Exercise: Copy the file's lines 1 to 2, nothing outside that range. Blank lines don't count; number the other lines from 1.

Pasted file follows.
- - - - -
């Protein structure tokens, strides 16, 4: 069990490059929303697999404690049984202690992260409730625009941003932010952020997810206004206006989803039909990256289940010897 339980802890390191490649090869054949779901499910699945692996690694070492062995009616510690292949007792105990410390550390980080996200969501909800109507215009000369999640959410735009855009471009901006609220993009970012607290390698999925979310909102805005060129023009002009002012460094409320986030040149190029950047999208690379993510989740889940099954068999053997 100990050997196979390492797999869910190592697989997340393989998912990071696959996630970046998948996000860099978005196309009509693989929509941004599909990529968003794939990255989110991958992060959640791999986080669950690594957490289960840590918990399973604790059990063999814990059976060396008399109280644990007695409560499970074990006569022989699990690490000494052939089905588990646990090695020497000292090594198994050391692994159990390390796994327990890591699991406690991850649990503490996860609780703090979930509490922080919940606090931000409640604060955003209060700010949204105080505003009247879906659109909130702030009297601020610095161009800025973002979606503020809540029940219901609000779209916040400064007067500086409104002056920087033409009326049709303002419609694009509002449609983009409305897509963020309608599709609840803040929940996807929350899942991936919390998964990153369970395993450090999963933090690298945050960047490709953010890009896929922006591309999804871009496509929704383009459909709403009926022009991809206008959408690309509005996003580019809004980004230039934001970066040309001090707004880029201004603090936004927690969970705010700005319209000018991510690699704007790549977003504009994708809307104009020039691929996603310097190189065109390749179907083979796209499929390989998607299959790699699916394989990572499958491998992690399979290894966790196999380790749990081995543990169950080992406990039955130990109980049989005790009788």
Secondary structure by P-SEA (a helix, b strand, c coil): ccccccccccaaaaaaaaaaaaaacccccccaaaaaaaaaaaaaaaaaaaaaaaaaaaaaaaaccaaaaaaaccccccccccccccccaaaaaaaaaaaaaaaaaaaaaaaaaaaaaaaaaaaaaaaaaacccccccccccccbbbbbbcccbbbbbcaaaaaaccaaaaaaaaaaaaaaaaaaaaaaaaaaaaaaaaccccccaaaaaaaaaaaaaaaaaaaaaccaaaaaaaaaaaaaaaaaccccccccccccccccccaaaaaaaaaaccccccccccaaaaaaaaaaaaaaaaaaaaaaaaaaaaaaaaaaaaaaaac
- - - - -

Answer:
């Protein structure tokens, strides 16, 4: 069990490059929303697999404690049984202690992260409730625009941003932010952020997810206004206006989803039909990256289940010897 339980802890390191490649090869054949779901499910699945692996690694070492062995009616510690292949007792105990410390550390980080996200969501909800109507215009000369999640959410735009855009471009901006609220993009970012607290390698999925979310909102805005060129023009002009002012460094409320986030040149190029950047999208690379993510989740889940099954068999053997 100990050997196979390492797999869910190592697989997340393989998912990071696959996630970046998948996000860099978005196309009509693989929509941004599909990529968003794939990255989110991958992060959640791999986080669950690594957490289960840590918990399973604790059990063999814990059976060396008399109280644990007695409560499970074990006569022989699990690490000494052939089905588990646990090695020497000292090594198994050391692994159990390390796994327990890591699991406690991850649990503490996860609780703090979930509490922080919940606090931000409640604060955003209060700010949204105080505003009247879906659109909130702030009297601020610095161009800025973002979606503020809540029940219901609000779209916040400064007067500086409104002056920087033409009326049709303002419609694009509002449609983009409305897509963020309608599709609840803040929940996807929350899942991936919390998964990153369970395993450090999963933090690298945050960047490709953010890009896929922006591309999804871009496509929704383009459909709403009926022009991809206008959408690309509005996003580019809004980004230039934001970066040309001090707004880029201004603090936004927690969970705010700005319209000018991510690699704007790549977003504009994708809307104009020039691929996603310097190189065109390749179907083979796209499929390989998607299959790699699916394989990572499958491998992690399979290894966790196999380790749990081995543990169950080992406990039955130990109980049989005790009788």
Secondary structure by P-SEA (a helix, b strand, c coil): ccccccccccaaaaaaaaaaaaaacccccccaaaaaaaaaaaaaaaaaaaaaaaaaaaaaaaaccaaaaaaaccccccccccccccccaaaaaaaaaaaaaaaaaaaaaaaaaaaaaaaaaaaaaaaaaacccccccccccccbbbbbbcccbbbbbcaaaaaaccaaaaaaaaaaaaaaaaaaaaaaaaaaaaaaaaccccccaaaaaaaaaaaaaaaaaaaaaccaaaaaaaaaaaaaaaaaccccccccccccccccccaaaaaaaaaaccccccccccaaaaaaaaaaaaaaaaaaaaaaaaaaaaaaaaaaaaaaaac